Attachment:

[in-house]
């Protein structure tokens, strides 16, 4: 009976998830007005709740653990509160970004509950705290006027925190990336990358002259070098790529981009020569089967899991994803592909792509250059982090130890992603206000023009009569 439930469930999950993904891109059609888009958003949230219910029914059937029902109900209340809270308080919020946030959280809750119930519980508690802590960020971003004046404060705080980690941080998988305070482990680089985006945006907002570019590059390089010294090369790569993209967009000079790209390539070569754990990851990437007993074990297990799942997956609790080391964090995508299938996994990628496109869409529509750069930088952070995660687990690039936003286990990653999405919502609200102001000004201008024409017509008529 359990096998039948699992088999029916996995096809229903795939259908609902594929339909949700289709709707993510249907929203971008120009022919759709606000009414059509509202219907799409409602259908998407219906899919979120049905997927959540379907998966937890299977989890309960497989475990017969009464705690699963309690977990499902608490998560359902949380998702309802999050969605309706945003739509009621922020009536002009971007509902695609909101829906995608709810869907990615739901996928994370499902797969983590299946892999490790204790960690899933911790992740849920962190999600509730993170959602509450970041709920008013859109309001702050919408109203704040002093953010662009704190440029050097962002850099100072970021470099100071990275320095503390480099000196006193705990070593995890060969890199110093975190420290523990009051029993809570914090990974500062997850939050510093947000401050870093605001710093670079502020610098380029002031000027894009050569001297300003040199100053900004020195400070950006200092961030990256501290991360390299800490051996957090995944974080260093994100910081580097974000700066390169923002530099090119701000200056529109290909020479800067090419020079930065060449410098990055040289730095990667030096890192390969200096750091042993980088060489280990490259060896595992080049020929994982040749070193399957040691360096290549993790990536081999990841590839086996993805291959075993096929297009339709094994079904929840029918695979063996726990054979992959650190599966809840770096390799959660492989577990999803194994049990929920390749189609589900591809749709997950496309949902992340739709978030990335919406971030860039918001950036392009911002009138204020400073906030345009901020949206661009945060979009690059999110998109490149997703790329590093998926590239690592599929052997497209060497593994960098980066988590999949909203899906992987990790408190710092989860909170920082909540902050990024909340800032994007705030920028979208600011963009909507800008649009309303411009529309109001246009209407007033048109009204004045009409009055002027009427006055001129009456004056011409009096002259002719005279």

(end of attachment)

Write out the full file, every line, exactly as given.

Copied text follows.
[in-house]
């Protein structure tokens, strides 16, 4: 009976998830007005709740653990509160970004509950705290006027925190990336990358002259070098790529981009020569089967899991994803592909792509250059982090130890992603206000023009009569 439930469930999950993904891109059609888009958003949230219910029914059937029902109900209340809270308080919020946030959280809750119930519980508690802590960020971003004046404060705080980690941080998988305070482990680089985006945006907002570019590059390089010294090369790569993209967009000079790209390539070569754990990851990437007993074990297990799942997956609790080391964090995508299938996994990628496109869409529509750069930088952070995660687990690039936003286990990653999405919502609200102001000004201008024409017509008529 359990096998039948699992088999029916996995096809229903795939259908609902594929339909949700289709709707993510249907929203971008120009022919759709606000009414059509509202219907799409409602259908998407219906899919979120049905997927959540379907998966937890299977989890309960497989475990017969009464705690699963309690977990499902608490998560359902949380998702309802999050969605309706945003739509009621922020009536002009971007509902695609909101829906995608709810869907990615739901996928994370499902797969983590299946892999490790204790960690899933911790992740849920962190999600509730993170959602509450970041709920008013859109309001702050919408109203704040002093953010662009704190440029050097962002850099100072970021470099100071990275320095503390480099000196006193705990070593995890060969890199110093975190420290523990009051029993809570914090990974500062997850939050510093947000401050870093605001710093670079502020610098380029002031000027894009050569001297300003040199100053900004020195400070950006200092961030990256501290991360390299800490051996957090995944974080260093994100910081580097974000700066390169923002530099090119701000200056529109290909020479800067090419020079930065060449410098990055040289730095990667030096890192390969200096750091042993980088060489280990490259060896595992080049020929994982040749070193399957040691360096290549993790990536081999990841590839086996993805291959075993096929297009339709094994079904929840029918695979063996726990054979992959650190599966809840770096390799959660492989577990999803194994049990929920390749189609589900591809749709997950496309949902992340739709978030990335919406971030860039918001950036392009911002009138204020400073906030345009901020949206661009945060979009690059999110998109490149997703790329590093998926590239690592599929052997497209060497593994960098980066988590999949909203899906992987990790408190710092989860909170920082909540902050990024909340800032994007705030920028979208600011963009909507800008649009309303411009529309109001246009209407007033048109009204004045009409009055002027009427006055001129009456004056011409009096002259002719005279």